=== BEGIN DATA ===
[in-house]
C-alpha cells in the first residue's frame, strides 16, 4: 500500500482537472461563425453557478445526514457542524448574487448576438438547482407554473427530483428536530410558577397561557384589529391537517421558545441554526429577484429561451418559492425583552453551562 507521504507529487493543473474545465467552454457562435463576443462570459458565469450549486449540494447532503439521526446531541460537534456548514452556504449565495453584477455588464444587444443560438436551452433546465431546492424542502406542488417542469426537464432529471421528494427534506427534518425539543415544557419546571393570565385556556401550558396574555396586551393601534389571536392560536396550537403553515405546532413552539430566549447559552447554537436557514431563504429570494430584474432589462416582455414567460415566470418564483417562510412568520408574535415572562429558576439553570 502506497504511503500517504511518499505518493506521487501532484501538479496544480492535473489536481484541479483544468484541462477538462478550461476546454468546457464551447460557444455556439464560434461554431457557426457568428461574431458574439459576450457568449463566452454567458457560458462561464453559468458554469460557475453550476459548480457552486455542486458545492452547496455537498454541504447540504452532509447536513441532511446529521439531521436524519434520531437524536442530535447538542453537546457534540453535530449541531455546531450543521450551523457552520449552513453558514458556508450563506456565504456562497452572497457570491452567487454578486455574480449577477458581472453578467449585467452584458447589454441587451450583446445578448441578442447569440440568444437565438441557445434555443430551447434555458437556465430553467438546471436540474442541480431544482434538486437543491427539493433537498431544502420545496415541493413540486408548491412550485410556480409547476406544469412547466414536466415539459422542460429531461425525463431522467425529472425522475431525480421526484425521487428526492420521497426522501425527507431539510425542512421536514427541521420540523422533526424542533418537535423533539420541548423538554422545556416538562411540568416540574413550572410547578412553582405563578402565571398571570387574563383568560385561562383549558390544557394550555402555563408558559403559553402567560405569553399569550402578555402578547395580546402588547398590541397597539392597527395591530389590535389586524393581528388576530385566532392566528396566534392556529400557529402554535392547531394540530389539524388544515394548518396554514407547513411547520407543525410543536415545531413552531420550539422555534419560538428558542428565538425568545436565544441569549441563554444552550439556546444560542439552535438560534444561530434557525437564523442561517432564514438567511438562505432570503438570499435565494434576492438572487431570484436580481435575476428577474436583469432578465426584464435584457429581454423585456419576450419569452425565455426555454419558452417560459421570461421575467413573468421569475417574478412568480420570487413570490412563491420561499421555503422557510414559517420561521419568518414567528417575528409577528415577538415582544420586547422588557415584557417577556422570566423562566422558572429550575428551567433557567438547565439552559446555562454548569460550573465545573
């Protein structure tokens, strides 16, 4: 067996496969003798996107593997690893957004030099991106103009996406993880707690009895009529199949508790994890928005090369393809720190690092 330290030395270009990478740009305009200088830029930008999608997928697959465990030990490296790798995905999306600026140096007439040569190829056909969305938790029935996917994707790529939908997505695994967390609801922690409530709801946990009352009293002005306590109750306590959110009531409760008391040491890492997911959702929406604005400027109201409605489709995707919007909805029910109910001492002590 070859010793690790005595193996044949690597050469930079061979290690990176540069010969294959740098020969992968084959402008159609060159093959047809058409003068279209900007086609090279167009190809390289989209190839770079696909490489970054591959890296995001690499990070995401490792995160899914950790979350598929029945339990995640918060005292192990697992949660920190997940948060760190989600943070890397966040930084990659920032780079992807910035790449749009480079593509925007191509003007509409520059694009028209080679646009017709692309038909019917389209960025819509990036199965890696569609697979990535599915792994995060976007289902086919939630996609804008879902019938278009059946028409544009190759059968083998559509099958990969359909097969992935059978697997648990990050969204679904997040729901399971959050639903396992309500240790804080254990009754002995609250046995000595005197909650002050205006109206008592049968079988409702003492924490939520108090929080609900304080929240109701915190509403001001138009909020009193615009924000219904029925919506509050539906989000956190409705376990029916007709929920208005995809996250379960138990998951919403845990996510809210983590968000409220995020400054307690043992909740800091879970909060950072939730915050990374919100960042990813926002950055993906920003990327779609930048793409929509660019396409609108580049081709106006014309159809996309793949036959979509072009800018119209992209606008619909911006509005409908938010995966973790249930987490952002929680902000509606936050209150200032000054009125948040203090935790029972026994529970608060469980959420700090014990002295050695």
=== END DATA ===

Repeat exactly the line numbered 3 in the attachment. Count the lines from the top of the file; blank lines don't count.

């Protein structure tokens, strides 16, 4: 067996496969003798996107593997690893957004030099991106103009996406993880707690009895009529199949508790994890928005090369393809720190690092 330290030395270009990478740009305009200088830029930008999608997928697959465990030990490296790798995905999306600026140096007439040569190829056909969305938790029935996917994707790529939908997505695994967390609801922690409530709801946990009352009293002005306590109750306590959110009531409760008391040491890492997911959702929406604005400027109201409605489709995707919007909805029910109910001492002590 070859010793690790005595193996044949690597050469930079061979290690990176540069010969294959740098020969992968084959402008159609060159093959047809058409003068279209900007086609090279167009190809390289989209190839770079696909490489970054591959890296995001690499990070995401490792995160899914950790979350598929029945339990995640918060005292192990697992949660920190997940948060760190989600943070890397966040930084990659920032780079992807910035790449749009480079593509925007191509003007509409520059694009028209080679646009017709692309038909019917389209960025819509990036199965890696569609697979990535599915792994995060976007289902086919939630996609804008879902019938278009059946028409544009190759059968083998559509099958990969359909097969992935059978697997648990990050969204679904997040729901399971959050639903396992309500240790804080254990009754002995609250046995000595005197909650002050205006109206008592049968079988409702003492924490939520108090929080609900304080929240109701915190509403001001138009909020009193615009924000219904029925919506509050539906989000956190409705376990029916007709929920208005995809996250379960138990998951919403845990996510809210983590968000409220995020400054307690043992909740800091879970909060950072939730915050990374919100960042990813926002950055993906920003990327779609930048793409929509660019396409609108580049081709106006014309159809996309793949036959979509072009800018119209992209606008619909911006509005409908938010995966973790249930987490952002929680902000509606936050209150200032000054009125948040203090935790029972026994529970608060469980959420700090014990002295050695």